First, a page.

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Congresswoman Debbie Wasserman Schultz chairs the Democratic National Committee. She hasn't spoken since the failed recall. She joins me now.
REP. DEBBIE WASSERMAN SCHULTZ, DNC CHAIR: Thank you, Piers. It's great to be with you tonight.
MORGAN: I don't know if you listened to Donald Rumsfeld there, but he concluded that the only possible reason President Obama didn't go down to Wisconsin to try and win this thing is because he knew he'd lose. Your thoughts?
WASSERMAN SCHULTZ: Well, I wouldn't -- it's not really surprising that the secretary would say something like that. The president deployed his entire machinery, grassroots machinery on the ground in Wisconsin, 40 offices, more than a million and a half dollars, our key neighborhood team leaders and volunteers. And we put an unprecedented effort of grassroots into this recall.
We came up short, but at the same -- of the ultimate goal, which was to make sure that Governor Walker couldn't adopt his extremist policies and continue to hurt middle class and working families. But we did apparently succeed in flipping the state Senate. The state Senate is likely now to be controlled by the Democrats.
So we're going to be able to stop Governor Walker from being able to really continue to pursue those extremist policies. So ultimately we were at least in part successful. We're -- what we demonstrated, Piers, was that Democrats are not going to just lay down and allow the middle class and working families and workers to get run over when an extremist governor has run amuck.
MORGAN: You keep calling him this great extremist who everyone apparently is terrified of and everything else, but the reality is he won. He won pretty convincingly. So the only people laying down, it would seem to everyone else, are the Democrats on this. How are you claiming some kind of weird victory out of all this?
WASSERMAN SCHULTZ: There's nothing weird about flipping the state senate. Last year, there were recalls of state senators that were put on the ballot and there were recalls last night. As a result of those victories, the state Senate has gone from being Republican to very likely being Democrat now. And really I'm certainly not going to call it a victory. Like I said, we lost the actual recall of the governor, but --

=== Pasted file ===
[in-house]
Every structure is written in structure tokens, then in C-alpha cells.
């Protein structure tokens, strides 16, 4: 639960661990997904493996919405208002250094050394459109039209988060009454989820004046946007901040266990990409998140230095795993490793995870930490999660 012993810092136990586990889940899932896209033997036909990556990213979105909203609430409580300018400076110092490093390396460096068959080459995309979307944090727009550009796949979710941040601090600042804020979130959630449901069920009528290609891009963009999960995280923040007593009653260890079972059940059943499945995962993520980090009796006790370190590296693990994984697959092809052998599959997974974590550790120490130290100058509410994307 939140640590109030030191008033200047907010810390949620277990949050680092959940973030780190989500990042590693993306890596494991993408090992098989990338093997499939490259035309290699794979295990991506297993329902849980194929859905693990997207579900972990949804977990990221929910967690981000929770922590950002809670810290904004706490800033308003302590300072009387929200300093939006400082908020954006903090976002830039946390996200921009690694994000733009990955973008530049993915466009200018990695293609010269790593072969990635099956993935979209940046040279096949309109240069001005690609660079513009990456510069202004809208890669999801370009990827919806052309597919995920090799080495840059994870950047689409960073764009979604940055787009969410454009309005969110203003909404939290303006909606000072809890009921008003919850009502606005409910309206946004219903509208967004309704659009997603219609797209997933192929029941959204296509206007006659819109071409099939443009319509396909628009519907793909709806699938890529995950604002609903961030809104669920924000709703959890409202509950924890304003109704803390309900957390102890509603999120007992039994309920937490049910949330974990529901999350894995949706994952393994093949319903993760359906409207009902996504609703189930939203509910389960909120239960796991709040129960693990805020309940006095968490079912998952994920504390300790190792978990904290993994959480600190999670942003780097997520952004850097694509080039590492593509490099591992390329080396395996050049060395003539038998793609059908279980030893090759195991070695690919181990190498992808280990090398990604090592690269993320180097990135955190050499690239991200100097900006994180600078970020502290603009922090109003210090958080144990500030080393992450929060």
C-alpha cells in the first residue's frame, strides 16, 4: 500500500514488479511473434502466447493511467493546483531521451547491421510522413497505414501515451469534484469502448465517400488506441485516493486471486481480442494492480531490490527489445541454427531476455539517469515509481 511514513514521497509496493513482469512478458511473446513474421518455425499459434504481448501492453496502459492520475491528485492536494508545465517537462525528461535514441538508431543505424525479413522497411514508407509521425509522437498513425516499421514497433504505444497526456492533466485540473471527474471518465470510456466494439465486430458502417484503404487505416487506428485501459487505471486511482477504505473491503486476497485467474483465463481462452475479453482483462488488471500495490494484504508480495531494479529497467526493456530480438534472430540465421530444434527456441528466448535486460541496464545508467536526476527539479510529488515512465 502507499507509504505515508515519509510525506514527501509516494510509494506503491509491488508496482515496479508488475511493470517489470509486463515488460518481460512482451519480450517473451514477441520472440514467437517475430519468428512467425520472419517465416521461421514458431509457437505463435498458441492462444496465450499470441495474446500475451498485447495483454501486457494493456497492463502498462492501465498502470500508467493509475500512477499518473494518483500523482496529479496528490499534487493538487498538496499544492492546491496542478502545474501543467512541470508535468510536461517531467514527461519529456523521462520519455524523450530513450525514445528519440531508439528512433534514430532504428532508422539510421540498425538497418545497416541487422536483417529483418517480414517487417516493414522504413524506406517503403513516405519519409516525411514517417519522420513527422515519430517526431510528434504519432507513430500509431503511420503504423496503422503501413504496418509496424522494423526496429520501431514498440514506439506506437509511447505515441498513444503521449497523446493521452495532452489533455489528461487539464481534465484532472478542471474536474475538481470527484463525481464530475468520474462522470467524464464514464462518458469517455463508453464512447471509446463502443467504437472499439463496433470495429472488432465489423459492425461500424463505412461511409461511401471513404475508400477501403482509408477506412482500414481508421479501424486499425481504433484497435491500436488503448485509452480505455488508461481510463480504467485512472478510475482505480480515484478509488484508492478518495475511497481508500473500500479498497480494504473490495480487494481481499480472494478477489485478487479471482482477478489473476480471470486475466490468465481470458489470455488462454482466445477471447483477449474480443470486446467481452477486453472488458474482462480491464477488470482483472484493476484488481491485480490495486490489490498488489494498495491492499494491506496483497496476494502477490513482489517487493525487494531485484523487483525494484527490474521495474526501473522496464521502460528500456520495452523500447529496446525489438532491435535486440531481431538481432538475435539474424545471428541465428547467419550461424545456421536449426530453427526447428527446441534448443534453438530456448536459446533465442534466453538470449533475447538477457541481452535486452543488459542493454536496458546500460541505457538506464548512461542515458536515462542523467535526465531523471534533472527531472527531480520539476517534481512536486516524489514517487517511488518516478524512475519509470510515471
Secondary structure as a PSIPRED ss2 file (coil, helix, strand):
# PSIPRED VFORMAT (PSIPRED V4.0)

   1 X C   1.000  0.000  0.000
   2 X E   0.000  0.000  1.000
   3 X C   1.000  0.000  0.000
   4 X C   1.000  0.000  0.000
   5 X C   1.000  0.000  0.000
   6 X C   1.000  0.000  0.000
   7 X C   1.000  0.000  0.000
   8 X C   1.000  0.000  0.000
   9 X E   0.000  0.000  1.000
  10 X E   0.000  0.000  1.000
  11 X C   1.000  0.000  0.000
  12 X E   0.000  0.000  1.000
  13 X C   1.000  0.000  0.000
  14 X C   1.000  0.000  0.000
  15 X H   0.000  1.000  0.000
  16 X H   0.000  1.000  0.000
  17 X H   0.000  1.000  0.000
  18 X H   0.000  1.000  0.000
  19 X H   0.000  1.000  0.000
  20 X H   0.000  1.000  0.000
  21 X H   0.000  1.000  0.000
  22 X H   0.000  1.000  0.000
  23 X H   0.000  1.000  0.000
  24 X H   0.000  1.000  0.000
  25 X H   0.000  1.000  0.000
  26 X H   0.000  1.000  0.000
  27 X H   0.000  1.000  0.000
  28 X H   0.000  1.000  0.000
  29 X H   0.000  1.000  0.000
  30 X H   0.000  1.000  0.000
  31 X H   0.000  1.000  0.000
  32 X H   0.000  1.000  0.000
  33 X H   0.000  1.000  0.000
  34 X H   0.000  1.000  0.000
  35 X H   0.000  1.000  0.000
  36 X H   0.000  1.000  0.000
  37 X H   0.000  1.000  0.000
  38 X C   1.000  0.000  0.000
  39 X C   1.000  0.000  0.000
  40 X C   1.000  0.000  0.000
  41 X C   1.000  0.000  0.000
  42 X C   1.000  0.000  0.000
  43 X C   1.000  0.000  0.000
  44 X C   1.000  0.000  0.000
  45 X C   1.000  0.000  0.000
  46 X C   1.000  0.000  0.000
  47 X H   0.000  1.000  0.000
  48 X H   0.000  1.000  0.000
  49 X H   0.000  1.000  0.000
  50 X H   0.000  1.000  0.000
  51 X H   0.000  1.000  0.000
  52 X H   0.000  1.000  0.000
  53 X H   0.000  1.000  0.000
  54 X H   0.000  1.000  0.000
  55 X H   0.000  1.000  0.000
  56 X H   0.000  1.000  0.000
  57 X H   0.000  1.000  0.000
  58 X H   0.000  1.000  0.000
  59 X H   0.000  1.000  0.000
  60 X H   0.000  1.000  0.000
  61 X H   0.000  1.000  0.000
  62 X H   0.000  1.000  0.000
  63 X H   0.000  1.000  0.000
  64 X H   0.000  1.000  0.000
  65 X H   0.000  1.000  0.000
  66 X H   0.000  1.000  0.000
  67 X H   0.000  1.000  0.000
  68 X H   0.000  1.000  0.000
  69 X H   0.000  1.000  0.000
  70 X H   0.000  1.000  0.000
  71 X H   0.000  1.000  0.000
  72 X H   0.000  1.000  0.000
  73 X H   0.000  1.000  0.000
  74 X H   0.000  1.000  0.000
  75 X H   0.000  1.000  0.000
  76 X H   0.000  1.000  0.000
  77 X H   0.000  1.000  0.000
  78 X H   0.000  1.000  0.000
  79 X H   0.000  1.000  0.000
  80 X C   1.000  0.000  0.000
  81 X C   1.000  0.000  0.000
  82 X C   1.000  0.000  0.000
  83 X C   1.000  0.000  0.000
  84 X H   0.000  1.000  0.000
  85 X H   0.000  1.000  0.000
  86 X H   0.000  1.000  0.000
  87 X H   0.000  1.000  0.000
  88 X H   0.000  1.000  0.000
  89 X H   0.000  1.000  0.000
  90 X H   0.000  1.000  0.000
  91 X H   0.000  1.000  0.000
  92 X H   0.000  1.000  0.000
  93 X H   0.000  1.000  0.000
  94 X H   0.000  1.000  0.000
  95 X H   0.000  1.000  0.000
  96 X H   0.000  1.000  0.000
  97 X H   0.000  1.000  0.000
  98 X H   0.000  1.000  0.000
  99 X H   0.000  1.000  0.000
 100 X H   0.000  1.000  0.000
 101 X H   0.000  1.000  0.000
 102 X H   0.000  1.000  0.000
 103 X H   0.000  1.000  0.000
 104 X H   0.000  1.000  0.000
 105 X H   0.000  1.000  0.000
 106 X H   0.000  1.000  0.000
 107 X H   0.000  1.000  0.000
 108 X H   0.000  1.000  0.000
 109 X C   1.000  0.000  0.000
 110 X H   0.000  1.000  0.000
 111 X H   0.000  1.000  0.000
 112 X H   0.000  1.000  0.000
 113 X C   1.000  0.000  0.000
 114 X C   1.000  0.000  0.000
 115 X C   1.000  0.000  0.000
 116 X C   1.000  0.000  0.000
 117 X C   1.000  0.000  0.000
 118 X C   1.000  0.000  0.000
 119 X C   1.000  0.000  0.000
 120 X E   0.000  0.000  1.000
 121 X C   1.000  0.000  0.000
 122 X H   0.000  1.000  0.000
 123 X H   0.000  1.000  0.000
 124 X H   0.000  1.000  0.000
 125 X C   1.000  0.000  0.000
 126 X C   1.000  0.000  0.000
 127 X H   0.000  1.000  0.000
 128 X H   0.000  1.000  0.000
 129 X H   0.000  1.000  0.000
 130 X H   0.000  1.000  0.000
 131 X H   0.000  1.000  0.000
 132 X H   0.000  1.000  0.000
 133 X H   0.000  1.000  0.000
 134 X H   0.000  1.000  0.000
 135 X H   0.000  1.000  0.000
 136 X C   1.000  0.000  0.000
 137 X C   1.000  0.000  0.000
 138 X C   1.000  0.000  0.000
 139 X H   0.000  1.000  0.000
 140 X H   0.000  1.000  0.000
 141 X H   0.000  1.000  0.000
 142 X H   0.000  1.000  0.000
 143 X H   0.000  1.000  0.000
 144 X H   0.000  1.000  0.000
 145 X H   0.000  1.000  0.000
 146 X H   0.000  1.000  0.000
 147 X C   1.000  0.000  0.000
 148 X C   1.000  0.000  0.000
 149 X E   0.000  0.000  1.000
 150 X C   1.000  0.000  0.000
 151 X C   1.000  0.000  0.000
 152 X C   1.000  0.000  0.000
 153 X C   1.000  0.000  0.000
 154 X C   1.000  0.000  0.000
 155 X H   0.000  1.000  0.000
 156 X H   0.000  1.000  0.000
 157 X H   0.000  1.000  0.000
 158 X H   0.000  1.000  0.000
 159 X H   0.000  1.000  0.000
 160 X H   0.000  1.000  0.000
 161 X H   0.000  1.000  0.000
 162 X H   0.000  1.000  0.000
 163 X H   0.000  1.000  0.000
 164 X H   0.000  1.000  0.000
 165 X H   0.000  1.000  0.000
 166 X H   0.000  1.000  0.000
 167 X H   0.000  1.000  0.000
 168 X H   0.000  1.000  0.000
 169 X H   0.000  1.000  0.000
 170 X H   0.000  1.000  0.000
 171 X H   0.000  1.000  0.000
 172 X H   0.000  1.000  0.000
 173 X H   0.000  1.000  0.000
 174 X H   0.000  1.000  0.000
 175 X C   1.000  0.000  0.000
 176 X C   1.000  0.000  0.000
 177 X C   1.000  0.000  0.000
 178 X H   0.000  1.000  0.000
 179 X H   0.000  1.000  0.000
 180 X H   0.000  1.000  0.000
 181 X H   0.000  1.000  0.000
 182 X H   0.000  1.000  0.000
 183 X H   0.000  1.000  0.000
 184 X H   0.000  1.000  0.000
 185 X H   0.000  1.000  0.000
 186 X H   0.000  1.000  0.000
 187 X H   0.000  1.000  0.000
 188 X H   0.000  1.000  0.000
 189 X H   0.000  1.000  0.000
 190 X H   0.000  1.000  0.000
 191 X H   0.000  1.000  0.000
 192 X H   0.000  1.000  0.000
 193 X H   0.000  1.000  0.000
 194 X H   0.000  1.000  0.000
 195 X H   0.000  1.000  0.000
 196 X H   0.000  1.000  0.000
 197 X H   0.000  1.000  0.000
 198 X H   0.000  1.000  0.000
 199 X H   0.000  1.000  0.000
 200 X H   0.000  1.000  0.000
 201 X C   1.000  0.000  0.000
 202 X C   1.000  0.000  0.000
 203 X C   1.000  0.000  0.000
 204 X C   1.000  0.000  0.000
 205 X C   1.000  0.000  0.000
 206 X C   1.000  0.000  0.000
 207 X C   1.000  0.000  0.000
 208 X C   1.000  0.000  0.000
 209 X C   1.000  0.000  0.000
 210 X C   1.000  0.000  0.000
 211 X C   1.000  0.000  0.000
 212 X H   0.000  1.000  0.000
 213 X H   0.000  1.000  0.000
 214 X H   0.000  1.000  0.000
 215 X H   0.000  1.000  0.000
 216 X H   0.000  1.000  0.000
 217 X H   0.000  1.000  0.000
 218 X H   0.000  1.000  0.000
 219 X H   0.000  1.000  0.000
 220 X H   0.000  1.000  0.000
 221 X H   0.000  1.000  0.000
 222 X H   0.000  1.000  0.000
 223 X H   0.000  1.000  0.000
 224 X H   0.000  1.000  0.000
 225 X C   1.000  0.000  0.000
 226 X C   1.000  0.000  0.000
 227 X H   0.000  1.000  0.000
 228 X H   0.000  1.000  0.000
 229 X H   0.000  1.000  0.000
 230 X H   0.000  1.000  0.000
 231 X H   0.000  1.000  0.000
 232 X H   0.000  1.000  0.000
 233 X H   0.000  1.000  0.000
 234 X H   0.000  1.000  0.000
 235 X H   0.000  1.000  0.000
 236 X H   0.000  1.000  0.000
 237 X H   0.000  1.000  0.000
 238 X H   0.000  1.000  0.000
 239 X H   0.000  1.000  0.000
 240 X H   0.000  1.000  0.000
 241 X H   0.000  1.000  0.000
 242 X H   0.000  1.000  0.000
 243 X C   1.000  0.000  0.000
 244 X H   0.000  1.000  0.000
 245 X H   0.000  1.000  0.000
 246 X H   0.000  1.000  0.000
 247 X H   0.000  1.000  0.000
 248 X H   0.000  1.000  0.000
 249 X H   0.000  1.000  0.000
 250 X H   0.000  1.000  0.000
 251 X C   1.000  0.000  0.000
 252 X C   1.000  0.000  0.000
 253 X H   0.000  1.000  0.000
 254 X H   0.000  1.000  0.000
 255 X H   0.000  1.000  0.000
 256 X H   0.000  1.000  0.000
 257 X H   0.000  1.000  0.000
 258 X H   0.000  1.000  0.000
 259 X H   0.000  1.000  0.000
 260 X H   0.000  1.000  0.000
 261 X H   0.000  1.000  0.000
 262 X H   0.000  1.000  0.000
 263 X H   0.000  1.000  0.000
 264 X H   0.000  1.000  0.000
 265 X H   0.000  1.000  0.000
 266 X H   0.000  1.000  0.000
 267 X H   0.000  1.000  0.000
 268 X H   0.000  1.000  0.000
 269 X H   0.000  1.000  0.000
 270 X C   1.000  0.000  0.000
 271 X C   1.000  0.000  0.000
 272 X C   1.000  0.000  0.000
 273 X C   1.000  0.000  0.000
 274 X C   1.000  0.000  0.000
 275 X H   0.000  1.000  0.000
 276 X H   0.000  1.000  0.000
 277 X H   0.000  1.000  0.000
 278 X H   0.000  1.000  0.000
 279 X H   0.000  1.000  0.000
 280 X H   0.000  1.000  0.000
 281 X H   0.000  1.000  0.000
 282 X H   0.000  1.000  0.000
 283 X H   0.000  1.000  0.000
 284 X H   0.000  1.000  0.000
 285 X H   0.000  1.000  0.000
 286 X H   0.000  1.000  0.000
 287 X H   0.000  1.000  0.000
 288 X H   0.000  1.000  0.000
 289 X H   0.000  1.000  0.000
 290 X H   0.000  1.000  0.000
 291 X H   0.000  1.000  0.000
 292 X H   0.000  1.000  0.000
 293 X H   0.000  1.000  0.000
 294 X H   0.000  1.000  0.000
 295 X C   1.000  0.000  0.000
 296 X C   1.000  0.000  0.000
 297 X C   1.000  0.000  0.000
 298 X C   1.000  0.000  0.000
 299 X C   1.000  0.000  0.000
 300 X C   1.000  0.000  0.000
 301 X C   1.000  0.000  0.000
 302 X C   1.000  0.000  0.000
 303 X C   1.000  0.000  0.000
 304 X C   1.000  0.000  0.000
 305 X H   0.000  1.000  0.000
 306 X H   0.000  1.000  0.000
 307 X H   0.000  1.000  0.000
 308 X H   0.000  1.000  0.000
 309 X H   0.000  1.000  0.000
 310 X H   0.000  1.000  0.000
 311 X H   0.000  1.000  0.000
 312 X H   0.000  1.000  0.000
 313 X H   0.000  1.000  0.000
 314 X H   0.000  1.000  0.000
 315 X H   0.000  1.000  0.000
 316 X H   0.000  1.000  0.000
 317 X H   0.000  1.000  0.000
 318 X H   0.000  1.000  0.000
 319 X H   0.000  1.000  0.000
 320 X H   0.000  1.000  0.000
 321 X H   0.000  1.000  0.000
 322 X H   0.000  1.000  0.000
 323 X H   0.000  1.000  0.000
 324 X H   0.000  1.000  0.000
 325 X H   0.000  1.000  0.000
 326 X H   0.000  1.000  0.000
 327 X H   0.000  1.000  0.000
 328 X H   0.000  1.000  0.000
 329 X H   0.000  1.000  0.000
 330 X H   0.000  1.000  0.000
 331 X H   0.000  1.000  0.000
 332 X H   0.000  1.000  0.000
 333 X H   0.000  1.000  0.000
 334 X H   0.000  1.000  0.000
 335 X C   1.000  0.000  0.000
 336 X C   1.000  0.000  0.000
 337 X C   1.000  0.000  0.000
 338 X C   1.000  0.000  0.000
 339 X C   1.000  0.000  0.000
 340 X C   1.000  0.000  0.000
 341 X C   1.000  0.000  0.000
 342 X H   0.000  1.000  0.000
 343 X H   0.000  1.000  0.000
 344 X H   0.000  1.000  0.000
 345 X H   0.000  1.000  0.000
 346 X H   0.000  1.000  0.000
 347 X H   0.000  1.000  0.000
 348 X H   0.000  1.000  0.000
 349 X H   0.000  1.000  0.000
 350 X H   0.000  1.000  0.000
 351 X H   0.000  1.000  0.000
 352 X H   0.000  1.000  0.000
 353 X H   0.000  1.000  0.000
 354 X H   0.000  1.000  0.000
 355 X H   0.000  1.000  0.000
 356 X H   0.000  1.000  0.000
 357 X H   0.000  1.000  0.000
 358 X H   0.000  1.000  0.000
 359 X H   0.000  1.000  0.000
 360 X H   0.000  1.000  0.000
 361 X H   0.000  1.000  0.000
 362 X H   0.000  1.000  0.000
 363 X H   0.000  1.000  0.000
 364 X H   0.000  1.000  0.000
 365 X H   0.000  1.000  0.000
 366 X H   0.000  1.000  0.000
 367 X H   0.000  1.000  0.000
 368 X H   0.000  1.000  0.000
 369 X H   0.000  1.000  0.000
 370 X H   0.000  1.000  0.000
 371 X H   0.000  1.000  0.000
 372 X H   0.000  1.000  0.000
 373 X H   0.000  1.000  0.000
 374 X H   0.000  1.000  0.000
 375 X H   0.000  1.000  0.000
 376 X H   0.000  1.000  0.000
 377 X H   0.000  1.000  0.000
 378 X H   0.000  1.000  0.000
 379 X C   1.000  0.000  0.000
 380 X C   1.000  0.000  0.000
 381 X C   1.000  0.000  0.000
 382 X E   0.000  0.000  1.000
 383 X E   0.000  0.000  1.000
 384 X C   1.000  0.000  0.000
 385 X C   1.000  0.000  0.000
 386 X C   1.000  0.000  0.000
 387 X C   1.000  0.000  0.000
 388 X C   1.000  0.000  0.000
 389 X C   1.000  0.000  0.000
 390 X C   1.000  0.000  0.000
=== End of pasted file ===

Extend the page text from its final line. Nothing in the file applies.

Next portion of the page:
MORGAN: Let me just jump in there. That is my point. If you keep calling him an extremist, but you accept that he won, what does that say about the people in Wisconsin? Are they all a bunch of mad extremists?
WASSERMAN SCHULTZ: No. What it says is that voters look at a recall very differently than they look at a straight up election. If you look at the exit polling, about 70 percent of the voters that cast ballots yesterday were uncomfortable in some way with the actual recall of a governor.
So while they didn't like his policies, they didn't think that they were comfortable with a recall. At the end of the day, I think if you asked any Republican governor in the country if they would trade places with Scott Walker for the last year, and if they would, if they had it to do it over again, take the same steps that Scott Walker did and had to go through a full recall and --
MORGAN: You could argue Scott Walker's probably thrilled that he had to go through it now, because it's made him a national superstar. It's revved up his party. He's the hero of the hour. So I would imagine he's thinking, bring on the recalls. Let's move on to --